Ajiva

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Ajiva (Sanskrit) is anything that has no soul or life, the polar opposite of jīva (soul). Because ajiva has no life, it does not accumulate karma and cannot die. Examples of ajiva include chairs, computers, paper, and plastic. According to Jain philosophy, Ajiva can be divided into two kinds, with form and without form.[1]

Five categories of Ajiva[edit]

In Jainism, there are five categories which ajīva can be placed into. Out of these, four categories, Dharma (medium of motion), Adharma (medium of rest), Akasha (space) and Pudgala (matter) are described as the asti-kaya dravya's (substances which possess constituent parts extending in space) while the fifth category Kala is an anasti-kaya dravya (which has no extension in space).[2]

Dharma-Astikaya[edit]

Main article: Dharma (Jainism)

Dharmastikaya is formed from the two words: Dharma & Astikaya. Dharma here isn't referring to religion, but instead its referring to the medium of motion. Astikay itself is formed of two words: Asti & Kaya. Asti means space, body or mode and Kaya means collection. So Astikaya means a collection of spaces or regions. Dharmastikaya denotes the medium of motion for things in the universe. In the absence of this medium, living things or jiva would not be able to move.

Adharma-Astikaya[edit]

Adharmastikaya is also formed from two words: Adharma & Astikaya. Adharma in this case means the medium of rest. In the absence of this medium, Living things or jiva would continuously move.

Ākāśa -Astikaya[edit]

The infinity of space, called ākāśa in Sanskrit, is divided by the Jain philosophy into two parts, namely, the lokākāśa (loka+ākāśa), that is the space occupied by the universe, and the alokākāśa (a not, and lokākāśa), the portion beyond the universe. The lokākāśa is the portion in which are to be found the remaining five substances, i.e., Jīvas, Matter, Time, Dharma and Adharma; but the alokākāśa is the region of pure space containing no other substance and lying stretched on all sides beyond bounds of the three worlds (the entire universe).[3] At the summit of the lokākāśa is the Siddhashila (abode of the liberated souls).[4]

Pudgala-Astikaya[edit]

Main article: Pudgala

The word Pudgala is made up of two terms: Pud means supplement (integration) and Gala means disintegration (division). In other words, what continuously changes by supplementation and/or division (purayanti galanti cha) is called Pudgala or matter. All matter in the universe is called Pudgala. Pudgala has form and shape. Pudgala can be experienced by touching, tasting, smelling, or seeing.[5][6] Like Jiva Pudgala is also mobile. According to Jainism, The karma particles that attach to our souls are also Pudgala. Pudgala can only be divided and subdivided to a certain extent that it is not possible to further subdivide it. This indivisible part of Pudgala, which is separated from the main pudgala, is called Paramanu. A paramanu is much more minute than even an atom. When a Paramanu is attached to the main pudgala, it is called a Pradesha. These subatomic Paramanus are too minute to be detected by normal vision, but they can be combined. Thus when a paramanu is combined with one or more other paramanus, they are called a skandha which are more or less like a molecules. Part of skandha is called desha. Such sknadhas may be large or small. Small skandhas may be invisible to the eye, but they can be seen when the combinations are larger.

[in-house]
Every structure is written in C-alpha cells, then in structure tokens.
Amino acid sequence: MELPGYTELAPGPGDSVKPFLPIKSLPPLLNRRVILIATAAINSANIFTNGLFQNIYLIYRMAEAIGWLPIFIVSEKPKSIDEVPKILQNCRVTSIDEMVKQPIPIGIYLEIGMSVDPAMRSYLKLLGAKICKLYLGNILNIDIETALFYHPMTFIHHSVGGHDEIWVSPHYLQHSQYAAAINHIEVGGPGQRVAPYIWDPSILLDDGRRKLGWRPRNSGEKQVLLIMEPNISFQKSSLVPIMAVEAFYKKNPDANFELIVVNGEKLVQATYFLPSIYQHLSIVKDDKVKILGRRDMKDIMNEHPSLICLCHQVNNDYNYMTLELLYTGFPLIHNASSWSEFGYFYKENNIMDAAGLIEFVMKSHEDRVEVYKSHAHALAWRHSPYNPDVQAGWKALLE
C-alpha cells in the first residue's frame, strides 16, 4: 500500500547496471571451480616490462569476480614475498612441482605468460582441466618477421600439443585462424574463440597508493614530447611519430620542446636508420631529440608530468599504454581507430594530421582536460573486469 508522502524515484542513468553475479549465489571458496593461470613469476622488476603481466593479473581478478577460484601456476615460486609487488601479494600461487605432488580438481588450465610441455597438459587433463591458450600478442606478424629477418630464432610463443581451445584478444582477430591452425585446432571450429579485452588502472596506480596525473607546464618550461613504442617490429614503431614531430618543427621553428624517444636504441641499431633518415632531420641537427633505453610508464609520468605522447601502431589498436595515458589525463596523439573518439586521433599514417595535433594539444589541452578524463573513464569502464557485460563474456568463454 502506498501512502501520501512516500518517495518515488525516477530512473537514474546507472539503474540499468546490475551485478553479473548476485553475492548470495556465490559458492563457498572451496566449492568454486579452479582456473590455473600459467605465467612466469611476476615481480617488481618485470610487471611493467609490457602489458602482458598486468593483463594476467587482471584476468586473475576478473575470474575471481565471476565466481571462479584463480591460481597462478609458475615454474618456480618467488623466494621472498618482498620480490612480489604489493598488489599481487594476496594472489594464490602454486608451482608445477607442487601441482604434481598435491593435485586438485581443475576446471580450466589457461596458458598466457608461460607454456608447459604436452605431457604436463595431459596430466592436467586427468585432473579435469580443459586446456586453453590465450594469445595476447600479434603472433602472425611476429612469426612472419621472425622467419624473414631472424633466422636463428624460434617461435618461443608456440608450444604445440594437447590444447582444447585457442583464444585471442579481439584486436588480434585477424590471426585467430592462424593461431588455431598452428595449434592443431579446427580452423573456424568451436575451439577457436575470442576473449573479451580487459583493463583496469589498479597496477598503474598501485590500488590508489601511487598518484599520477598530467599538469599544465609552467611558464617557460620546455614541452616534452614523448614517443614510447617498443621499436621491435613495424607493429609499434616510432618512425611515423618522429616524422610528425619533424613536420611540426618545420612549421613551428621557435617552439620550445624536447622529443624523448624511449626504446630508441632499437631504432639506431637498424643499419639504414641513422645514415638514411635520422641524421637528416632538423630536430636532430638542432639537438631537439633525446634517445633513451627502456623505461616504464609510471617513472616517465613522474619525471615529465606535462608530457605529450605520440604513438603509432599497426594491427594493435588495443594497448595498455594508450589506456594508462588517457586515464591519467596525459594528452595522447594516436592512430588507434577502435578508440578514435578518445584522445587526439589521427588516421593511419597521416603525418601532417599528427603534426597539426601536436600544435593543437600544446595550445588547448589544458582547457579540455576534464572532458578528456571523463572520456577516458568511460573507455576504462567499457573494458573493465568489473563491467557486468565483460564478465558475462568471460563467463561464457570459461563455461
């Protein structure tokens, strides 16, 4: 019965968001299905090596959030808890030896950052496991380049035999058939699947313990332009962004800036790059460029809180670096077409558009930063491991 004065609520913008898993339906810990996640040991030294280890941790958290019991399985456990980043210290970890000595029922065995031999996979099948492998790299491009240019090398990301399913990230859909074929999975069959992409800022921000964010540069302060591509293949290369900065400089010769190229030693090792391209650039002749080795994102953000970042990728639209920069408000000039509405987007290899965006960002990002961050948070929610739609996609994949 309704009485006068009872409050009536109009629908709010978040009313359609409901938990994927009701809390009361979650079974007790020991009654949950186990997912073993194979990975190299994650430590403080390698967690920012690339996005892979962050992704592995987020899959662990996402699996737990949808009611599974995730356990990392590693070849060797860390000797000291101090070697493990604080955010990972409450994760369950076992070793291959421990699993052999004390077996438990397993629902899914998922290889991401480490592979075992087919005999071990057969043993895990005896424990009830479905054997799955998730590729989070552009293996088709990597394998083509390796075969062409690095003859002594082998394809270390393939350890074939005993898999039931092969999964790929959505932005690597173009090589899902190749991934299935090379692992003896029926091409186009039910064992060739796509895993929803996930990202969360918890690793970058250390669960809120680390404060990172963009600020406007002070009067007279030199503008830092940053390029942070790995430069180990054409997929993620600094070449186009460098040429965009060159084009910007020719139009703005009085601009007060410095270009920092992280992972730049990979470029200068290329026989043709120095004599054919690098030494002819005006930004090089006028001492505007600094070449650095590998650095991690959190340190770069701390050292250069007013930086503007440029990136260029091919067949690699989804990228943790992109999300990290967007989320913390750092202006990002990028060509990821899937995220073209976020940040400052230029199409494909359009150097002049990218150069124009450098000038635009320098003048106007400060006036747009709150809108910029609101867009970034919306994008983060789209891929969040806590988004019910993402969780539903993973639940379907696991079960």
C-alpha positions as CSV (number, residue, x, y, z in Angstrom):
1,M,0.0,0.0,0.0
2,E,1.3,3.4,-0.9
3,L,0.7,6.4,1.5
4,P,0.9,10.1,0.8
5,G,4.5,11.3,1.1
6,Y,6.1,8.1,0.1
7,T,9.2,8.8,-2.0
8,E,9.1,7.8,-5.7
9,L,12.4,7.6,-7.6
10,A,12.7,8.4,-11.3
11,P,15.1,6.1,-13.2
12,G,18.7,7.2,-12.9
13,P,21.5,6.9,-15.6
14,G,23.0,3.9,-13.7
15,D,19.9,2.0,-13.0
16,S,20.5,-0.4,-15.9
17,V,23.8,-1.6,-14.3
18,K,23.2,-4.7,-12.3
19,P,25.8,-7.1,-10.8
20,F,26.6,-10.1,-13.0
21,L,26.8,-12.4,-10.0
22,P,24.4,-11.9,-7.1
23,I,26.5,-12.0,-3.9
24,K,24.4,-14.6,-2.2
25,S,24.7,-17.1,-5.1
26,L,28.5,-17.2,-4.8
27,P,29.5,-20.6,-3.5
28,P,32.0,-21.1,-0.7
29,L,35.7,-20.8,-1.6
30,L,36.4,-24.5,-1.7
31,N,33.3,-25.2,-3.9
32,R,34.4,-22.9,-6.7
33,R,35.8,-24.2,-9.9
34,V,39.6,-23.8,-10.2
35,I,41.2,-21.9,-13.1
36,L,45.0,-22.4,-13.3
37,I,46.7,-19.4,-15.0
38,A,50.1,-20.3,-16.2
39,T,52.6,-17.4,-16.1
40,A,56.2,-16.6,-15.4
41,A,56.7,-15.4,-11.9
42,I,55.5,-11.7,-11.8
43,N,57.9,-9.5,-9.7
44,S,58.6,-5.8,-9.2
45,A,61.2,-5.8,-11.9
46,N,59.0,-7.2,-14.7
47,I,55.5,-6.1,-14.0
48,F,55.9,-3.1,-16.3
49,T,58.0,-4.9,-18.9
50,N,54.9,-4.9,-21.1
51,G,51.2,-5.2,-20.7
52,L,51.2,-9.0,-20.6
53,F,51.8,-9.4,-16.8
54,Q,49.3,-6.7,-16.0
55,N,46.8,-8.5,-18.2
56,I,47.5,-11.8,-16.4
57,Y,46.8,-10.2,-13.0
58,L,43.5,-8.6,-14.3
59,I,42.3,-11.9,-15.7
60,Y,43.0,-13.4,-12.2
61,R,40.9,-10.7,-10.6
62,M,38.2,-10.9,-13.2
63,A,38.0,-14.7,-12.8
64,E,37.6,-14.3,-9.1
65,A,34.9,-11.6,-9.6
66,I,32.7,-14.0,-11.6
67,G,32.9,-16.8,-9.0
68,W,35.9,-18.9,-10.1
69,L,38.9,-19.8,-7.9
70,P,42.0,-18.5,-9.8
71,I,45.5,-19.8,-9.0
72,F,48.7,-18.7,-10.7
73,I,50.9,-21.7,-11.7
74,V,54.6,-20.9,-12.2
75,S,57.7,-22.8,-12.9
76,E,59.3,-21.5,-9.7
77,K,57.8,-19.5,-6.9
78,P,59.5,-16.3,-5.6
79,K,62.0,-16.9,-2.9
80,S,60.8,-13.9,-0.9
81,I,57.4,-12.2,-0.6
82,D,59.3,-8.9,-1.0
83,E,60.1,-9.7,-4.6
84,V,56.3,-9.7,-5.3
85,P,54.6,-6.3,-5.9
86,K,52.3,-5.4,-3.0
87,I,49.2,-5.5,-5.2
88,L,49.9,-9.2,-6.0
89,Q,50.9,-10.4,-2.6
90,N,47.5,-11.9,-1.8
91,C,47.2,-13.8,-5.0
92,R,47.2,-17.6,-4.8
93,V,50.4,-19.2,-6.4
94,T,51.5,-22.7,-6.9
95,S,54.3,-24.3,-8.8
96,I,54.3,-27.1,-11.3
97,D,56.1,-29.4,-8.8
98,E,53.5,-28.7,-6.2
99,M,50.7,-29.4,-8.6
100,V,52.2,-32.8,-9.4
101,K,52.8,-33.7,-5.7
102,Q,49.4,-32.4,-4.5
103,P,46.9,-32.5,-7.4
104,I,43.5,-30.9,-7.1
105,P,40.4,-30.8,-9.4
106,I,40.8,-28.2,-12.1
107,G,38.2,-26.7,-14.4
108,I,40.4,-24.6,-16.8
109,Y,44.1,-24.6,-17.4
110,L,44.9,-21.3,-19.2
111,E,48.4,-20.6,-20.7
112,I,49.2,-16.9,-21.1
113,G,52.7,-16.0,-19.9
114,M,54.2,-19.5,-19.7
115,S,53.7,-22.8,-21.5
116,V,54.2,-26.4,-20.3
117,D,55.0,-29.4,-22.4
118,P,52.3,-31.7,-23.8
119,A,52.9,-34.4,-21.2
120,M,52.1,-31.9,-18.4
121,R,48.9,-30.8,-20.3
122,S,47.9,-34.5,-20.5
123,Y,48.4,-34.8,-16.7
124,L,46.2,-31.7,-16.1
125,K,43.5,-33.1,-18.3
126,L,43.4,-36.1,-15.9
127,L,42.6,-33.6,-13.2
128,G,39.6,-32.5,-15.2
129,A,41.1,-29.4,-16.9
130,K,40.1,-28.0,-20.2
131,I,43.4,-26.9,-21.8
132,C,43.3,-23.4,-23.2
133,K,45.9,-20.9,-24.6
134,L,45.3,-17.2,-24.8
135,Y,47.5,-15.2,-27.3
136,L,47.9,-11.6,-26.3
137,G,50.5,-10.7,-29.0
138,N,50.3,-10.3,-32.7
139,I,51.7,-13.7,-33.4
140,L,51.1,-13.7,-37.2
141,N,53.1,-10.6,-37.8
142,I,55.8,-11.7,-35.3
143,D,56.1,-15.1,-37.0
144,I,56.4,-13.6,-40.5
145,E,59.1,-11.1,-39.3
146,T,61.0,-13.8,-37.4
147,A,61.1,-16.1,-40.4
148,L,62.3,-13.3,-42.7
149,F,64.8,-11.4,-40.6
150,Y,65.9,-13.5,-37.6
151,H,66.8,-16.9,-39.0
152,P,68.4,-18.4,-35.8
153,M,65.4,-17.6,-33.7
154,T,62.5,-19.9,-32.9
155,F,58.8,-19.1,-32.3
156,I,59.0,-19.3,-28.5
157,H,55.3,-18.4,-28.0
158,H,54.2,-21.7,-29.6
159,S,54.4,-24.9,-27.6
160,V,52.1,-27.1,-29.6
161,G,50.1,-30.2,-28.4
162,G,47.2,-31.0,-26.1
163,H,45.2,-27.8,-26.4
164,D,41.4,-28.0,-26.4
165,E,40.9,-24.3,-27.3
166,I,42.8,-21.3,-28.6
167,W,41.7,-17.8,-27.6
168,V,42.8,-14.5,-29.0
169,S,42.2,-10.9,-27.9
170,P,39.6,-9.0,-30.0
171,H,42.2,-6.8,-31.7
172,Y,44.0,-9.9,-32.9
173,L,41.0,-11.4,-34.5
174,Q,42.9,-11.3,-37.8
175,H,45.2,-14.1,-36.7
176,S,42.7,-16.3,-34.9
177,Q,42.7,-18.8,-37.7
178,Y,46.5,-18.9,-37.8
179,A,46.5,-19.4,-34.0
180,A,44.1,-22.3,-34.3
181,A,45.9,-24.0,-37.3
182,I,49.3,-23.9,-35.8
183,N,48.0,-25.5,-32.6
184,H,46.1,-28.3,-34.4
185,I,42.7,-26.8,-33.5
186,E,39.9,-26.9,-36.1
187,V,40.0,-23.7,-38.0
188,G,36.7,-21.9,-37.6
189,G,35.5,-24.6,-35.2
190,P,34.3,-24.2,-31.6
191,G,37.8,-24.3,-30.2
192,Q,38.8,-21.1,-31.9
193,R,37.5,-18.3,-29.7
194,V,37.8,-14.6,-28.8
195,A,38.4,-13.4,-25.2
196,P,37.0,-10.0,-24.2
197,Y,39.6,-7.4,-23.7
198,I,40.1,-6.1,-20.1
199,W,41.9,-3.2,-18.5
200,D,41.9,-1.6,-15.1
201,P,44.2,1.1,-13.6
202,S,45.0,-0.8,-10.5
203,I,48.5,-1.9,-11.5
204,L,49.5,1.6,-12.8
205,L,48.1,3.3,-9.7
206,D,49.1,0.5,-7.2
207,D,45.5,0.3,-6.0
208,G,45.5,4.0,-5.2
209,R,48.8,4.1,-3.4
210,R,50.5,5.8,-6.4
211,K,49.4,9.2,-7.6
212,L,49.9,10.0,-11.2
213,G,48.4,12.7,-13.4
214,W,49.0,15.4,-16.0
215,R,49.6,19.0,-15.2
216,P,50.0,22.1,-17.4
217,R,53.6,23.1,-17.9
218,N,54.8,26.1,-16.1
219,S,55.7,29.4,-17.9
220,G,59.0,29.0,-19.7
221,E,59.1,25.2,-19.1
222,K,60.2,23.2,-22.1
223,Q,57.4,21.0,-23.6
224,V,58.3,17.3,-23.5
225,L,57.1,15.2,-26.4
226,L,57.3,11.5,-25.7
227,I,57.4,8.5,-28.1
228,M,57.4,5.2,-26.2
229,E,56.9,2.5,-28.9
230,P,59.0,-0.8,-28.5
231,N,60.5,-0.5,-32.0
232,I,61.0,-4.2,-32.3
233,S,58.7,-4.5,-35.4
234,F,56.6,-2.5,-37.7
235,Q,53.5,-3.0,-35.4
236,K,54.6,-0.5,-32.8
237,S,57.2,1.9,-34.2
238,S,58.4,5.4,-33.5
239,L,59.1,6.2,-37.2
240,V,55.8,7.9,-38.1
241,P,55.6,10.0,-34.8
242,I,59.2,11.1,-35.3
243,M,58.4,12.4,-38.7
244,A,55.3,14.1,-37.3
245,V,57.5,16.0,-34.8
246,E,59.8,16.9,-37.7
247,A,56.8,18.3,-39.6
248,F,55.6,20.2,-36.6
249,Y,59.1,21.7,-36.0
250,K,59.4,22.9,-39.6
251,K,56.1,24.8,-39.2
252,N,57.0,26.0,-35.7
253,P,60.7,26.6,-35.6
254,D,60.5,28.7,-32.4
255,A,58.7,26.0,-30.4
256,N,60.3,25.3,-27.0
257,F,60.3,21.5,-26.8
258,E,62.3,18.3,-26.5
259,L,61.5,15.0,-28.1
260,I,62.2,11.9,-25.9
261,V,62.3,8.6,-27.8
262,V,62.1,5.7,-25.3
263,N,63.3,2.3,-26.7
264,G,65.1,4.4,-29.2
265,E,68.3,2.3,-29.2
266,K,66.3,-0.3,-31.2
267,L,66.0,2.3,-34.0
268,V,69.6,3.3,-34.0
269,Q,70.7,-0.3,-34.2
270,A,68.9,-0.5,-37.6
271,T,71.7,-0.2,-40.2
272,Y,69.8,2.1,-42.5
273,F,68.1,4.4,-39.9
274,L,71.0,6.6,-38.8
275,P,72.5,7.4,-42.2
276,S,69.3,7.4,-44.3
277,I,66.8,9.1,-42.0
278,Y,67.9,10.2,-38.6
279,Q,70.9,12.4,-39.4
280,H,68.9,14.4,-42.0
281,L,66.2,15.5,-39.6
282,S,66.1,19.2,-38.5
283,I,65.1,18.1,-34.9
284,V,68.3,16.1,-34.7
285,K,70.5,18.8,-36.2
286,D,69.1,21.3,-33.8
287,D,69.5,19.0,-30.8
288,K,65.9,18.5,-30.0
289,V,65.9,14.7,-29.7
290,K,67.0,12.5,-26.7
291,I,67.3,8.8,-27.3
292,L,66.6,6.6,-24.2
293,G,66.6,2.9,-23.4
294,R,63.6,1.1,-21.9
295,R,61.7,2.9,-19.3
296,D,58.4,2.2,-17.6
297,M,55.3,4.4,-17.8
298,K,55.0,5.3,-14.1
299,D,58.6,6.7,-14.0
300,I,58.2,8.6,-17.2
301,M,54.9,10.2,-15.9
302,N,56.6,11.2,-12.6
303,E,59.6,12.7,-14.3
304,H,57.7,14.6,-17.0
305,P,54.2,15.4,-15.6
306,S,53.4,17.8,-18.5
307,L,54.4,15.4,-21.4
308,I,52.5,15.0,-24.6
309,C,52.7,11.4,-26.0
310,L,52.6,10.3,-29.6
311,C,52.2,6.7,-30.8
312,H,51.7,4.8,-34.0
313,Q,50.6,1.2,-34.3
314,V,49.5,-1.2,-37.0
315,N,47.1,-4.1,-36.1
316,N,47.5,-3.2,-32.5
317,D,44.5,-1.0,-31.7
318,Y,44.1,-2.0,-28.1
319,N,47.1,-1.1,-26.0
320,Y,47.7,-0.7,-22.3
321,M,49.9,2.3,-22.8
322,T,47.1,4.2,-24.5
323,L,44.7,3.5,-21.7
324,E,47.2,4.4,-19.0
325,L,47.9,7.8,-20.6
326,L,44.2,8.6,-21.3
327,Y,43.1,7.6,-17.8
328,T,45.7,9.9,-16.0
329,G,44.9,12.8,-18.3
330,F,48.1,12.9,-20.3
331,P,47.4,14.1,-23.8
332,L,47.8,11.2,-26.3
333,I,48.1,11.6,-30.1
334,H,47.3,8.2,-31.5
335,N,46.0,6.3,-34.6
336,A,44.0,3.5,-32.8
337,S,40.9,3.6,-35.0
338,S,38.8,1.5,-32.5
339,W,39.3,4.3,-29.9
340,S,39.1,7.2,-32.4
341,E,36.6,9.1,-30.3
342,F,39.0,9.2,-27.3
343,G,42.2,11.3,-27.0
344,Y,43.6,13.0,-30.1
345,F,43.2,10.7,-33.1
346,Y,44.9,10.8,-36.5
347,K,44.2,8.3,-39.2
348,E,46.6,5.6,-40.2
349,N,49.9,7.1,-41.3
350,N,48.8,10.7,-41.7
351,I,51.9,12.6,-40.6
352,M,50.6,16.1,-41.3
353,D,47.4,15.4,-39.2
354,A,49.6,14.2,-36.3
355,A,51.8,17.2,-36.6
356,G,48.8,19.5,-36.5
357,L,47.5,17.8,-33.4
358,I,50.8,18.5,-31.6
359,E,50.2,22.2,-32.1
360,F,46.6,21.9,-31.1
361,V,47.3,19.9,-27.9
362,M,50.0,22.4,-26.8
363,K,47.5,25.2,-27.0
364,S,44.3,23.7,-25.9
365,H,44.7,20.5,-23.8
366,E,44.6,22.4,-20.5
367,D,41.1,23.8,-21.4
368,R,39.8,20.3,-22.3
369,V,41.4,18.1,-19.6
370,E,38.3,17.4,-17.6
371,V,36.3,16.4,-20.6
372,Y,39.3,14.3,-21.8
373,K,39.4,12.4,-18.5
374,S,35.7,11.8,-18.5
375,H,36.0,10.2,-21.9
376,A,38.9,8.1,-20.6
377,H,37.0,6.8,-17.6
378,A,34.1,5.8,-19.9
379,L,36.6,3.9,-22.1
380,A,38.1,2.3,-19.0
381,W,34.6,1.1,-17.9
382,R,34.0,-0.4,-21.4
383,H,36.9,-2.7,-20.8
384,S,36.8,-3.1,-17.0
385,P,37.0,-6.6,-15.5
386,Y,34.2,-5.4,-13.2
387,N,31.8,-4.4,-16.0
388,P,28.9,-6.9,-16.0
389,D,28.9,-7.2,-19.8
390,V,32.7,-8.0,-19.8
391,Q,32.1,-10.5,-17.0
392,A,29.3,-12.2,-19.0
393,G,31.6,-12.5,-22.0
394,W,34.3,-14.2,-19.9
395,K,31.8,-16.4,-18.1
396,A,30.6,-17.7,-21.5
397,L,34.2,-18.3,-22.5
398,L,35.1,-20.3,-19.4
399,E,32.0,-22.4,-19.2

Kala[edit]

Kala refers to time that brings forth changes. Past, present, and future are the different modes of time and are measured in terms of years, months, days, hours, minutes or seconds. For practical purposes a second happens to be the finest measurement of time. Jainism however, recognizes a very small measurement of time known as samaya which is an infinitely small part of a second.

Kala (time) is infinite, but there are cycles (kalachakras) in it. Each cycle having two eras of equal duration described as the avasarpini and the utsarpini. The former is a descending era in which virtue gradually decreases. The latter is an ascending era in which the reverse takes place. The present era is stated to be the former.[7]


Indivisible time = 1 Samaya (smallest unit of measurement)
Countless Samayas = 1 Avalika
16,777,216 Avalikas = 1 Muhurt (48 minutes)
30 Muhurtas = 1 day and night
15 Days and nights = 1 Paksha
2 Pakshas = 1 Month
12 Months = 1 Year
Countless years = 1 Palyopam
1,000,000,000,000,000 (one quintillion) Palyopams = 1 Sagaropam; one quintillion is 1,000,000,000,000,000,000
1,000,000,000,000,000 Sagaropams = 1 Utsarpini or Avasarpini
1 Utsarpini or Avasarpini = 1 Kalchakra (One time cycle)

Notes[edit]

  1. ^ Shah, Natubhai (November 1998), Jainism : The World of Conquerors, Sussex Academic Press, p. 50, ISBN 1-898723-30-3 
  2. ^ Sharma, C. (1997). A Critical Survey of Indian Philosophy, Delhi: Motilal Banarsidass, ISBN 81-208-0365-5, p.62
  3. ^ Jain, Champat Rai (1975). The Key Of Knowledge (Third ed.). New Delhi: Today and Tomorrow's Printers. p. 518–520. 
  4. ^ Sharma, C. (1997). A Critical Survey of Indian Philosophy, Delhi: Motilal Banarsidass, ISBN 81-208-0365-5, p.64
  5. ^ Jaini 1998, p. 90.
  6. ^ "Sparsharasagandhavarnavantah pudgalah" - Umasvati, Tattvarthadhigama-sutra, v.23
  7. ^ Hiriyanna, M. (1993, reprint 2000). Outlines of Indian Philosophy, Delhi: Motilal Banarsidass, ISBN 81-208-1099-6, pp.159-60

References[edit]